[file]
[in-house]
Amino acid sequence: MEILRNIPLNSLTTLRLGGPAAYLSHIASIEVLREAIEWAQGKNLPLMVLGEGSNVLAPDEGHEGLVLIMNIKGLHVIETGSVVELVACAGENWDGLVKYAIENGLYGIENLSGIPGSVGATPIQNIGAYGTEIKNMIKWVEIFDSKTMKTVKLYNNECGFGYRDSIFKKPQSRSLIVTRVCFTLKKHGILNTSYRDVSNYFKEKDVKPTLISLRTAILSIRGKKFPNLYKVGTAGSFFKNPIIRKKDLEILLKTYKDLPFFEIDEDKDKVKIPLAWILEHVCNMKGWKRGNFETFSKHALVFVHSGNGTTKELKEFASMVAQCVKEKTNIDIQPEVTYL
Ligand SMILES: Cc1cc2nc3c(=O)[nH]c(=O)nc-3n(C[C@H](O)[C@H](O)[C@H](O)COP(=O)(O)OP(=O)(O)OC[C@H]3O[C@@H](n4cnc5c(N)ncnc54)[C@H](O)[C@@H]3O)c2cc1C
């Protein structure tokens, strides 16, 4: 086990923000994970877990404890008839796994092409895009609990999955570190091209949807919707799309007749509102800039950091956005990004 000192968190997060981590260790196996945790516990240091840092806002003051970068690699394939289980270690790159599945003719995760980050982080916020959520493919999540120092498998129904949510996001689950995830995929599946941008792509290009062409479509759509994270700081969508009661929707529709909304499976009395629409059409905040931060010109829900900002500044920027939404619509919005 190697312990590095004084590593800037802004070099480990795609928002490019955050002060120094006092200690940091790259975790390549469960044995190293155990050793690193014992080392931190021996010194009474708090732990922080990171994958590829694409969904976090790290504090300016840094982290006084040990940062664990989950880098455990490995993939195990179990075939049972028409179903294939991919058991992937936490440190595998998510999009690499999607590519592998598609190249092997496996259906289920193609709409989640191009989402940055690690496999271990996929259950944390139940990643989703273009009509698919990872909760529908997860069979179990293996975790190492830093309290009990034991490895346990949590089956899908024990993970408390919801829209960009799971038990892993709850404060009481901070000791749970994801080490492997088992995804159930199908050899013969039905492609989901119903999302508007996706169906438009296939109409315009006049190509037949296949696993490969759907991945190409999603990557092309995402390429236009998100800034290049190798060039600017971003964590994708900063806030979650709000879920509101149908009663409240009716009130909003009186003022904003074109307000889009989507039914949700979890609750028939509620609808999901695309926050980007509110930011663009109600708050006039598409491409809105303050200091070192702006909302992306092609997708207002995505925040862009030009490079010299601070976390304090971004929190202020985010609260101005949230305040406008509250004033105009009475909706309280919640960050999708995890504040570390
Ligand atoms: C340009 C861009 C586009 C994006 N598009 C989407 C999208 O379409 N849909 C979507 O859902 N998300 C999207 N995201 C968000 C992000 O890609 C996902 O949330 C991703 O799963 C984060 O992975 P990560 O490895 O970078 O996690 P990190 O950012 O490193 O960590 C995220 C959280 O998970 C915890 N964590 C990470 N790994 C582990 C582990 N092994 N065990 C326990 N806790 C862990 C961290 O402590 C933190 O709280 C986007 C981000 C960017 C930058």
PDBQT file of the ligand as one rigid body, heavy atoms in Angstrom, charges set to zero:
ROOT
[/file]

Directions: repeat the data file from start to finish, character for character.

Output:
[in-house]
Amino acid sequence: MEILRNIPLNSLTTLRLGGPAAYLSHIASIEVLREAIEWAQGKNLPLMVLGEGSNVLAPDEGHEGLVLIMNIKGLHVIETGSVVELVACAGENWDGLVKYAIENGLYGIENLSGIPGSVGATPIQNIGAYGTEIKNMIKWVEIFDSKTMKTVKLYNNECGFGYRDSIFKKPQSRSLIVTRVCFTLKKHGILNTSYRDVSNYFKEKDVKPTLISLRTAILSIRGKKFPNLYKVGTAGSFFKNPIIRKKDLEILLKTYKDLPFFEIDEDKDKVKIPLAWILEHVCNMKGWKRGNFETFSKHALVFVHSGNGTTKELKEFASMVAQCVKEKTNIDIQPEVTYL
Ligand SMILES: Cc1cc2nc3c(=O)[nH]c(=O)nc-3n(C[C@H](O)[C@H](O)[C@H](O)COP(=O)(O)OP(=O)(O)OC[C@H]3O[C@@H](n4cnc5c(N)ncnc54)[C@H](O)[C@@H]3O)c2cc1C
């Protein structure tokens, strides 16, 4: 086990923000994970877990404890008839796994092409895009609990999955570190091209949807919707799309007749509102800039950091956005990004 000192968190997060981590260790196996945790516990240091840092806002003051970068690699394939289980270690790159599945003719995760980050982080916020959520493919999540120092498998129904949510996001689950995830995929599946941008792509290009062409479509759509994270700081969508009661929707529709909304499976009395629409059409905040931060010109829900900002500044920027939404619509919005 190697312990590095004084590593800037802004070099480990795609928002490019955050002060120094006092200690940091790259975790390549469960044995190293155990050793690193014992080392931190021996010194009474708090732990922080990171994958590829694409969904976090790290504090300016840094982290006084040990940062664990989950880098455990490995993939195990179990075939049972028409179903294939991919058991992937936490440190595998998510999009690499999607590519592998598609190249092997496996259906289920193609709409989640191009989402940055690690496999271990996929259950944390139940990643989703273009009509698919990872909760529908997860069979179990293996975790190492830093309290009990034991490895346990949590089956899908024990993970408390919801829209960009799971038990892993709850404060009481901070000791749970994801080490492997088992995804159930199908050899013969039905492609989901119903999302508007996706169906438009296939109409315009006049190509037949296949696993490969759907991945190409999603990557092309995402390429236009998100800034290049190798060039600017971003964590994708900063806030979650709000879920509101149908009663409240009716009130909003009186003022904003074109307000889009989507039914949700979890609750028939509620609808999901695309926050980007509110930011663009109600708050006039598409491409809105303050200091070192702006909302992306092609997708207002995505925040862009030009490079010299601070976390304090971004929190202020985010609260101005949230305040406008509250004033105009009475909706309280919640960050999708995890504040570390
Ligand atoms: C340009 C861009 C586009 C994006 N598009 C989407 C999208 O379409 N849909 C979507 O859902 N998300 C999207 N995201 C968000 C992000 O890609 C996902 O949330 C991703 O799963 C984060 O992975 P990560 O490895 O970078 O996690 P990190 O950012 O490193 O960590 C995220 C959280 O998970 C915890 N964590 C990470 N790994 C582990 C582990 N092994 N065990 C326990 N806790 C862990 C961290 O402590 C933190 O709280 C986007 C981000 C960017 C930058």
PDBQT file of the ligand as one rigid body, heavy atoms in Angstrom, charges set to zero:
ROOT